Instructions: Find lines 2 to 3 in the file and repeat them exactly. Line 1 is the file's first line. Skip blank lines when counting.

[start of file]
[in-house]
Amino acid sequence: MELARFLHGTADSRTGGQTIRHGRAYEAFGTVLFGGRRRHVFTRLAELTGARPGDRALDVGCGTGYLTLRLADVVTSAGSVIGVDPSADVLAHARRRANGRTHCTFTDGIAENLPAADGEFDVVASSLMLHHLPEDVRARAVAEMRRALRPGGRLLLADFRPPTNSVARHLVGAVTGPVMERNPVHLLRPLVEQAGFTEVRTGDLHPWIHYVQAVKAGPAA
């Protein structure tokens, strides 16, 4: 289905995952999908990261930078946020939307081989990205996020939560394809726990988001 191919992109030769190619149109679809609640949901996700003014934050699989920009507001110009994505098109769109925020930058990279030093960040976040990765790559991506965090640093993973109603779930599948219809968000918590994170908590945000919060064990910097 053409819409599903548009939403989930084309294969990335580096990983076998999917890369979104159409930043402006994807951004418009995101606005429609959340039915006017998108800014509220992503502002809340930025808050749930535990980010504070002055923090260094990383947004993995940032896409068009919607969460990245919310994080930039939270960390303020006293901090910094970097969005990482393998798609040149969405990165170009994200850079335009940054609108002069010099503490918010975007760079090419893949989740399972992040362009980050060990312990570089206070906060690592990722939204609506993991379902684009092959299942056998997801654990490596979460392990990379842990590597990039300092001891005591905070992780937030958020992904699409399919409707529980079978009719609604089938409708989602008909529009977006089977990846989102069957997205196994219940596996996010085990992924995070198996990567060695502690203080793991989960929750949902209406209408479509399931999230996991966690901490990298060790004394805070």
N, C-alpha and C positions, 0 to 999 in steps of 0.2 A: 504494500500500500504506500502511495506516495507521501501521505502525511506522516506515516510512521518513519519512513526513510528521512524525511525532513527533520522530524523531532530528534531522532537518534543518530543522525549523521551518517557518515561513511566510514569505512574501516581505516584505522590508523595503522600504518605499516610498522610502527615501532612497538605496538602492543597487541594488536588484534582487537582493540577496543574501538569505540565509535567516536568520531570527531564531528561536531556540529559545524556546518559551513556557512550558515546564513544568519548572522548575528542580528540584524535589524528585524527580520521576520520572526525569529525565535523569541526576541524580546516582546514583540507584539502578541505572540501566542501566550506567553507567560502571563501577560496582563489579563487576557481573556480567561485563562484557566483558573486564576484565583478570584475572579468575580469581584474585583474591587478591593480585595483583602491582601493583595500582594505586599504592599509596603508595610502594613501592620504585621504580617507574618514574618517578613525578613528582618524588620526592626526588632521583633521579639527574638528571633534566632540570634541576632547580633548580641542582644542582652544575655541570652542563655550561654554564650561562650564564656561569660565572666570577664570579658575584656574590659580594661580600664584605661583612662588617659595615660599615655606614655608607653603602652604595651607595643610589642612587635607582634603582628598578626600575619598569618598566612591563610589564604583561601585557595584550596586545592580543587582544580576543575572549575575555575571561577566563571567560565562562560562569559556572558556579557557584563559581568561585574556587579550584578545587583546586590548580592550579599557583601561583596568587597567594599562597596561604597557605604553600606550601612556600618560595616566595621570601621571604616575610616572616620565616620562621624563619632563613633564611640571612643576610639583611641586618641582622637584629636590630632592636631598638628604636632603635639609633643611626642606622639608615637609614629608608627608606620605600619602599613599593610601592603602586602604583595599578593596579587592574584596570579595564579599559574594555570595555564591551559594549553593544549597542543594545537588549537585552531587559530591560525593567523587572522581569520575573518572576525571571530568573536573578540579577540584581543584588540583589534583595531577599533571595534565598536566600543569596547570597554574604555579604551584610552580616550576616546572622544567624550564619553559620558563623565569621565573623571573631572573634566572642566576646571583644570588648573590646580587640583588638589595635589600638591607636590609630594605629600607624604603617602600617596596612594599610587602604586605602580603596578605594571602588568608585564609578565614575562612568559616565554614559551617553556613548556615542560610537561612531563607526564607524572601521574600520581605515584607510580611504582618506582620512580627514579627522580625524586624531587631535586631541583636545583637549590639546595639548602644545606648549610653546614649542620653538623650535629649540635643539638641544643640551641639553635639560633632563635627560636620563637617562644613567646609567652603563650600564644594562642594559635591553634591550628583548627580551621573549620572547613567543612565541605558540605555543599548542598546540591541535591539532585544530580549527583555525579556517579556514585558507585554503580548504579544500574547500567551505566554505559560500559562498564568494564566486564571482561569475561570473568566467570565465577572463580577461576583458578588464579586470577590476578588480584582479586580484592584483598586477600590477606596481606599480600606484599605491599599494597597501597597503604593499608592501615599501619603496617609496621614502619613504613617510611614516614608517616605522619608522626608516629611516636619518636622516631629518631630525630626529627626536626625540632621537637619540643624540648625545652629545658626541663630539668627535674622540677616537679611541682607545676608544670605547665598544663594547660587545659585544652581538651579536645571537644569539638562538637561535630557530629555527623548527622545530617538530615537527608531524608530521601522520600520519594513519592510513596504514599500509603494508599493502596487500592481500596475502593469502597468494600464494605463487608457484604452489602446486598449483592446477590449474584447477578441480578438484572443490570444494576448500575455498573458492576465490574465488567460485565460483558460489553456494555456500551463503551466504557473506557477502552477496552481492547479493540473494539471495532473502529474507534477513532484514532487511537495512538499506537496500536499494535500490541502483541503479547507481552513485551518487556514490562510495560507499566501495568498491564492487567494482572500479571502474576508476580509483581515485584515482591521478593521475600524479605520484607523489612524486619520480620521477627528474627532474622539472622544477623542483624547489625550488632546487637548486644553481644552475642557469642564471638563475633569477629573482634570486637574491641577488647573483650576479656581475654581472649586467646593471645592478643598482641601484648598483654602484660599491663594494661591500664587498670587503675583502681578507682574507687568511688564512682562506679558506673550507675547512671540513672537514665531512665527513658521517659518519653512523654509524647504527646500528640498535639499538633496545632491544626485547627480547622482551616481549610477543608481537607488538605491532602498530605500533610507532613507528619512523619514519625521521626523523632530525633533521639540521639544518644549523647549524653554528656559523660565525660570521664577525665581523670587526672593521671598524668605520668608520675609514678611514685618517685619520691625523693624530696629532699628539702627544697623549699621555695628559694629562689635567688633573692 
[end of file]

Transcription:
Amino acid sequence: MELARFLHGTADSRTGGQTIRHGRAYEAFGTVLFGGRRRHVFTRLAELTGARPGDRALDVGCGTGYLTLRLADVVTSAGSVIGVDPSADVLAHARRRANGRTHCTFTDGIAENLPAADGEFDVVASSLMLHHLPEDVRARAVAEMRRALRPGGRLLLADFRPPTNSVARHLVGAVTGPVMERNPVHLLRPLVEQAGFTEVRTGDLHPWIHYVQAVKAGPAA
């Protein structure tokens, strides 16, 4: 289905995952999908990261930078946020939307081989990205996020939560394809726990988001 191919992109030769190619149109679809609640949901996700003014934050699989920009507001110009994505098109769109925020930058990279030093960040976040990765790559991506965090640093993973109603779930599948219809968000918590994170908590945000919060064990910097 053409819409599903548009939403989930084309294969990335580096990983076998999917890369979104159409930043402006994807951004418009995101606005429609959340039915006017998108800014509220992503502002809340930025808050749930535990980010504070002055923090260094990383947004993995940032896409068009919607969460990245919310994080930039939270960390303020006293901090910094970097969005990482393998798609040149969405990165170009994200850079335009940054609108002069010099503490918010975007760079090419893949989740399972992040362009980050060990312990570089206070906060690592990722939204609506993991379902684009092959299942056998997801654990490596979460392990990379842990590597990039300092001891005591905070992780937030958020992904699409399919409707529980079978009719609604089938409708989602008909529009977006089977990846989102069957997205196994219940596996996010085990992924995070198996990567060695502690203080793991989960929750949902209406209408479509399931999230996991966690901490990298060790004394805070």